Nevertheless, when I read over the card, and saw everyone’s signatures and well-wishes, it made me happy to be included.  I felt a surge of warmth that my colleagues took the time to do this for me.  I felt the same way when some of the faculty also signed a card to my wife and I.

And this morning, a card was circulated to celebrate one of our faculty members becoming a grandmother.  I felt joy to sign the card, to wish my colleague well and celebrate the birth of her grandchild.  It’s such a small but powerful gesture.

But it’s something I felt like I’ve lost until only recently.  I don’t know if it’s because it wasn’t as common with my family to give cards when I was growing up, or (the more likely case) that as a child I didn’t understand its significance.  That lack of understanding and awareness then was transformed during my transition to adulthood by my lack of care for these sorts of emotional efforts in general.  As I mentioned at the top of the post, men aren’t socialized or expected to perform these sorts of tasks, and I’m no exception to this.  It isn’t asked of me, nor am I expected to think of these things.  Further, no one would blame me for not thinking of this, and I would likely receive a lot of praise if I did.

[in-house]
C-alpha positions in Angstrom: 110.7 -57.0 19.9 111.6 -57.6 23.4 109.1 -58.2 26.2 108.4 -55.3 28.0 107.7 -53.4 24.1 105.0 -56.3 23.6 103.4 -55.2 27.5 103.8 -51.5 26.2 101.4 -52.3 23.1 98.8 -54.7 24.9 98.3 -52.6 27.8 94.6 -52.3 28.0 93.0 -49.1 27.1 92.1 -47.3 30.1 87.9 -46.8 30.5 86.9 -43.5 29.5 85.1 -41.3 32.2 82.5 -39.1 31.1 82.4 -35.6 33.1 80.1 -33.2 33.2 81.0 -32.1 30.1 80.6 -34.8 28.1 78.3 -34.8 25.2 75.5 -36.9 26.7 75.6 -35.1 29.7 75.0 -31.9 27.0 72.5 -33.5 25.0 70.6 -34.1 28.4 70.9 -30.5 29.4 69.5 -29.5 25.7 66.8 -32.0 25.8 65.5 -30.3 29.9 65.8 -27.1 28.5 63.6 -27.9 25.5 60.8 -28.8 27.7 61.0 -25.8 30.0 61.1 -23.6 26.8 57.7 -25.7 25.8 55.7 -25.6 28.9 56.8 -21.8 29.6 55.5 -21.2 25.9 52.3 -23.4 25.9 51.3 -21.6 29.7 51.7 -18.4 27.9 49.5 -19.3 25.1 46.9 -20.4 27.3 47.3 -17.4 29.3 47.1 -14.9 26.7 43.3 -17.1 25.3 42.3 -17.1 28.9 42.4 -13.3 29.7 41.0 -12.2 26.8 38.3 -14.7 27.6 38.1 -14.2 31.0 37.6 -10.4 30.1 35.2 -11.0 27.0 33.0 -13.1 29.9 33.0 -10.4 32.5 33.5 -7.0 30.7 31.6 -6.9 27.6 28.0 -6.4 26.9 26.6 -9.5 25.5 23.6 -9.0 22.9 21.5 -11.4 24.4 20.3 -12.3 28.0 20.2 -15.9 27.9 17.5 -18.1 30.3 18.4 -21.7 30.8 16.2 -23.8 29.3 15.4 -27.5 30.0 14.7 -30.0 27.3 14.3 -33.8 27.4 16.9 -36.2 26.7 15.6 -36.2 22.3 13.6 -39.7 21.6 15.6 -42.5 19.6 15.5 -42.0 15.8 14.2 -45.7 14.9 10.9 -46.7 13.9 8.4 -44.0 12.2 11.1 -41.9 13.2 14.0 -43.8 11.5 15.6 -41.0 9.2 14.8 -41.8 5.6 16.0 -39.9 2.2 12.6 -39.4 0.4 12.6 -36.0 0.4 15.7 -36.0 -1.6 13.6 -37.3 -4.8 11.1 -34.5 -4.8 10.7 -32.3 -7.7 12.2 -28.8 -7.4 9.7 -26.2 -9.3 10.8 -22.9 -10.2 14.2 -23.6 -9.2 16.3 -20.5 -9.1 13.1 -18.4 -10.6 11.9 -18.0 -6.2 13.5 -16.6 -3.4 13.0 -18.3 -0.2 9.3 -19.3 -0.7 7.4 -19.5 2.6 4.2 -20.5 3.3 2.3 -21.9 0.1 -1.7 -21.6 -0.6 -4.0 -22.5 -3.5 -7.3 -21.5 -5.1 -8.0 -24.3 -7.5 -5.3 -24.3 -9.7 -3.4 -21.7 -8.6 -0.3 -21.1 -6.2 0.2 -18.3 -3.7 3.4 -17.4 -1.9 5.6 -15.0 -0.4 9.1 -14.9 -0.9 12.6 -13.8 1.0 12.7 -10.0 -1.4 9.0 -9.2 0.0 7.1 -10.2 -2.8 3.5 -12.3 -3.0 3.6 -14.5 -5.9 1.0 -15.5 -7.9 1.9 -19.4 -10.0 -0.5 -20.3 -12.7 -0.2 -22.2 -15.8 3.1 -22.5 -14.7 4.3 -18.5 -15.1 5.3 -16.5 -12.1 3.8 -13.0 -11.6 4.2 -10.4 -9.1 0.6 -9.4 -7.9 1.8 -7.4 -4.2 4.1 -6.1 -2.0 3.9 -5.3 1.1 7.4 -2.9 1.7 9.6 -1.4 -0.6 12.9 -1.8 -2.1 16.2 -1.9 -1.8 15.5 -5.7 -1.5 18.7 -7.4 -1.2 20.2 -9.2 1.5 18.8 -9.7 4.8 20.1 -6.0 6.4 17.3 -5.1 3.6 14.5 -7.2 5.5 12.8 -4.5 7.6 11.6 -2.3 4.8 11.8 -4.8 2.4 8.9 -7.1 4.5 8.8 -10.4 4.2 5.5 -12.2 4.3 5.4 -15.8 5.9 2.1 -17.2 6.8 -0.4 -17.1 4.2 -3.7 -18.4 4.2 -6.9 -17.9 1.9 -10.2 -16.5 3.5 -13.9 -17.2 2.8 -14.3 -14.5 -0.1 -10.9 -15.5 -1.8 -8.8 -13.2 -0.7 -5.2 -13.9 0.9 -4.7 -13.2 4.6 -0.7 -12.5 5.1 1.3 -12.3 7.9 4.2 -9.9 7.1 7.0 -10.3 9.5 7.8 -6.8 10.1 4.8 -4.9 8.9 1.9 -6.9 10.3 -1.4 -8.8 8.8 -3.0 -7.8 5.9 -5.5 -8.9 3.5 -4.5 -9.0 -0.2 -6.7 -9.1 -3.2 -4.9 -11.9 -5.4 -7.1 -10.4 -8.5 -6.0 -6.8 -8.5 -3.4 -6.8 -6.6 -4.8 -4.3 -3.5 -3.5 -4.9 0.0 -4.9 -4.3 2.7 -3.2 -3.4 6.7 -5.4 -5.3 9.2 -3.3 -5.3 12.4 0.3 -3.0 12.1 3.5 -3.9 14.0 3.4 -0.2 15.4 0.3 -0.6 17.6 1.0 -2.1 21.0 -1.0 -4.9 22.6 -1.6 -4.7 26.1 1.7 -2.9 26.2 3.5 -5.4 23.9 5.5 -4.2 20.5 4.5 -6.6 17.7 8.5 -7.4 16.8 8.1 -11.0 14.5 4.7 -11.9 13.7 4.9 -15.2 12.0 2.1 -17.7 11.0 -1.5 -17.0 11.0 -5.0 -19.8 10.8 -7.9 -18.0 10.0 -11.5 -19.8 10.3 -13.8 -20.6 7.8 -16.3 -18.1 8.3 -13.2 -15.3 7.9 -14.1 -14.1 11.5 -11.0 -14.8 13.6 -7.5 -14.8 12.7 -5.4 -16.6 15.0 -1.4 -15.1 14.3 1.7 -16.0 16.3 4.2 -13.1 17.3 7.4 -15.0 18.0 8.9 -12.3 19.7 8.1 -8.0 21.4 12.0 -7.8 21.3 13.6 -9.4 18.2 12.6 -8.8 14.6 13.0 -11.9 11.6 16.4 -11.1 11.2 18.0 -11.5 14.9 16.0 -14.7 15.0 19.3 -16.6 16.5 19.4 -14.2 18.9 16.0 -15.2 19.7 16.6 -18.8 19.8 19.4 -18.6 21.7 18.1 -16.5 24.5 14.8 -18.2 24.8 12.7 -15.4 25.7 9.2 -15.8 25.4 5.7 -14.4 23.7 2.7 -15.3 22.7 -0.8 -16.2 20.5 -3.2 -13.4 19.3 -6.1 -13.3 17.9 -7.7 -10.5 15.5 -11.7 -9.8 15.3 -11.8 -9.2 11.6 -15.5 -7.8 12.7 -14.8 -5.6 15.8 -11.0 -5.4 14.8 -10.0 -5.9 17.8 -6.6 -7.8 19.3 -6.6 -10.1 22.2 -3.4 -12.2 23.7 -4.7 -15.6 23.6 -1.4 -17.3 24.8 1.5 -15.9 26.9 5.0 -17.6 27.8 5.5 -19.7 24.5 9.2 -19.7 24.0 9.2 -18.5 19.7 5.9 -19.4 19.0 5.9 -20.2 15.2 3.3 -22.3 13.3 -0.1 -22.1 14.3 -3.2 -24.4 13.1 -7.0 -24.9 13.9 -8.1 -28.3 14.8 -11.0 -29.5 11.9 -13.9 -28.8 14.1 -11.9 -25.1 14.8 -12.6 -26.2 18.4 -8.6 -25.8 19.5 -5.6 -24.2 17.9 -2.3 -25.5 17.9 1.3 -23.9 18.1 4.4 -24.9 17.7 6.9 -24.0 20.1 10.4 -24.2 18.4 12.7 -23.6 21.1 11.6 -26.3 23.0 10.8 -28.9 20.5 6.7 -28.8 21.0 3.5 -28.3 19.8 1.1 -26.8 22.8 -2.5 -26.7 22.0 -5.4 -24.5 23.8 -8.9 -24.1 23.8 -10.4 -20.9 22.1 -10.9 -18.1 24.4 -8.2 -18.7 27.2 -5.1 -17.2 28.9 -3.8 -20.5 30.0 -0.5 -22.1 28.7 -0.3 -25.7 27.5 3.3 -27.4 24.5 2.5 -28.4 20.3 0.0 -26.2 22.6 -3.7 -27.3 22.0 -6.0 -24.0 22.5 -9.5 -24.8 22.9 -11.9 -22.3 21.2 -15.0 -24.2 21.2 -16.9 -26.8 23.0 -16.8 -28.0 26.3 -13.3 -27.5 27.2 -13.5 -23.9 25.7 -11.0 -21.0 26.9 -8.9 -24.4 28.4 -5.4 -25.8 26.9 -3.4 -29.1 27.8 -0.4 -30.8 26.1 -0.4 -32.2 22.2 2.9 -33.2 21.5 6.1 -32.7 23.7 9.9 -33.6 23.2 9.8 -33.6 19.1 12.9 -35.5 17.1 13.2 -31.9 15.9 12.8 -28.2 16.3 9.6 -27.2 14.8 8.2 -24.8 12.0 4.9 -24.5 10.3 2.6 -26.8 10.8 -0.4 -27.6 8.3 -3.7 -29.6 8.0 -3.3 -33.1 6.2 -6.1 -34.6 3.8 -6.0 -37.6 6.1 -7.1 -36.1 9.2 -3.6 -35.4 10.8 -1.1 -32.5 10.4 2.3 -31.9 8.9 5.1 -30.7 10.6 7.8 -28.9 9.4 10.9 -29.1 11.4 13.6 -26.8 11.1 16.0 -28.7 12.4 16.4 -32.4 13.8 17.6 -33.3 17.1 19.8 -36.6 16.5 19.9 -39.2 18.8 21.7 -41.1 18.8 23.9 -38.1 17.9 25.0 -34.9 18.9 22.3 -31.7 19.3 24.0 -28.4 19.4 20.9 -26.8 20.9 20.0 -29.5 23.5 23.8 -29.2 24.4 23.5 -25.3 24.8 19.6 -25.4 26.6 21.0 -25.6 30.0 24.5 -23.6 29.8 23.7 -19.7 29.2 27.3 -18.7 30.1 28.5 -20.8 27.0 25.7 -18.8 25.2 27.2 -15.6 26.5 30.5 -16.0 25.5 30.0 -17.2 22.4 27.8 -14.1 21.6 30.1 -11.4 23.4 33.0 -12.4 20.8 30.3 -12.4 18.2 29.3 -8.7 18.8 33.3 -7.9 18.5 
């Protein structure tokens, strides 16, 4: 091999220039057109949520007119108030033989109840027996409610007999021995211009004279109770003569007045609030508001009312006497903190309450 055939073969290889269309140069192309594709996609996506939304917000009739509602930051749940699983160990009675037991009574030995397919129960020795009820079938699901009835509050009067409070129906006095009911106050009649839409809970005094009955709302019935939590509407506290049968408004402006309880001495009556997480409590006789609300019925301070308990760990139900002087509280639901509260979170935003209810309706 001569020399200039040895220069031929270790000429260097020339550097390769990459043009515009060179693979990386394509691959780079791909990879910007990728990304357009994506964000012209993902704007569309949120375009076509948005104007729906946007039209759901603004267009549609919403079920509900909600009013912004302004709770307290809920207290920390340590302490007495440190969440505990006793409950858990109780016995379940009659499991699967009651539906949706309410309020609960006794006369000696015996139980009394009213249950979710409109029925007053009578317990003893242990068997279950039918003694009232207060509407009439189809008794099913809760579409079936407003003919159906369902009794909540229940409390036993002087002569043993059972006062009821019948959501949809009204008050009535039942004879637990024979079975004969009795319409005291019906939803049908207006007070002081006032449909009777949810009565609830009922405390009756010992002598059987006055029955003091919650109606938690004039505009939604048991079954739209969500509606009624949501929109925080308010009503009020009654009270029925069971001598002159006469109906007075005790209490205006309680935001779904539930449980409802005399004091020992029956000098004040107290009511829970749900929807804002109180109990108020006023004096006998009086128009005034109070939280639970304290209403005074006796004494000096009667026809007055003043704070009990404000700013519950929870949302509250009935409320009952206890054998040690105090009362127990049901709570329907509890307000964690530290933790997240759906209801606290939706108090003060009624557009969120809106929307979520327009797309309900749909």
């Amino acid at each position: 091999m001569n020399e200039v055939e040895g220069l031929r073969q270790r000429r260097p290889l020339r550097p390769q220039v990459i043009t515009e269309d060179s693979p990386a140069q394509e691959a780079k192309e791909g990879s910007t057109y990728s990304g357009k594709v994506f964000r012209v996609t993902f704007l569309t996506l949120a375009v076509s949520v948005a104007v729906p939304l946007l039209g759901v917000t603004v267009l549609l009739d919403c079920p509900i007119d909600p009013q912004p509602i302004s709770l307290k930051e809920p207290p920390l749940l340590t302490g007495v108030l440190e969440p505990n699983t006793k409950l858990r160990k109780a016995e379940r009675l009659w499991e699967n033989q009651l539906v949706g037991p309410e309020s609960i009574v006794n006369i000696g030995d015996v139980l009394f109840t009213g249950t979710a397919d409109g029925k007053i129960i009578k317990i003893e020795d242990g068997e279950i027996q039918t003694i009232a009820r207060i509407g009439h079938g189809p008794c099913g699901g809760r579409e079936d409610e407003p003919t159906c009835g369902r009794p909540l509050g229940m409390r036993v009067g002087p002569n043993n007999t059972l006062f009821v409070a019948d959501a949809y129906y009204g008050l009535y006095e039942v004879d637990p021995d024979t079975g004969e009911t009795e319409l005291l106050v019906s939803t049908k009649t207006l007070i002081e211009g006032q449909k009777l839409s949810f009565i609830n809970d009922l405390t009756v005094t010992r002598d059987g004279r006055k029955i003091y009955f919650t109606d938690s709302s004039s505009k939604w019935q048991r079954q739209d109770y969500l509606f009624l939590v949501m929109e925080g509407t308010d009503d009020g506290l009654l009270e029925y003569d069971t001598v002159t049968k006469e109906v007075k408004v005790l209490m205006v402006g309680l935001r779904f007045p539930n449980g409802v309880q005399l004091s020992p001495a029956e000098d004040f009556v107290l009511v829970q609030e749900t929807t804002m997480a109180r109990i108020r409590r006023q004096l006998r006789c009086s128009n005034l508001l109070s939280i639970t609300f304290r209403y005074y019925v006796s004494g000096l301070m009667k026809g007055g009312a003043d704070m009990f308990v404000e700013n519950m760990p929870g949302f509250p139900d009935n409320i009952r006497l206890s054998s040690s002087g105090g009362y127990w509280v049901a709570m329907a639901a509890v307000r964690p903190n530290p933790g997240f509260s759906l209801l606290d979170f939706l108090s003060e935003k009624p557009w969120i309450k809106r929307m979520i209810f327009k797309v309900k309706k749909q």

Truthfully, I’m a lazy person, and I like that this kind of expectation isn’t placed on me.  It gives me a free pass to coast and disengage.  But, I also acknowledge two things: first, it’s not fair that I get a pass for being a guy while these tasks are expected of women; and second, that receiving signed cards brings me joy, which should motivate me to do the same for others in similar circumstances.

Card that express joy for others fortunes, or cards that acknowledge pain and grief in others are worth sending, because it’s a small, uncommon way to stay connected to others in personal ways.  It’s something I should do more often.

Stay Awesome,

Ryan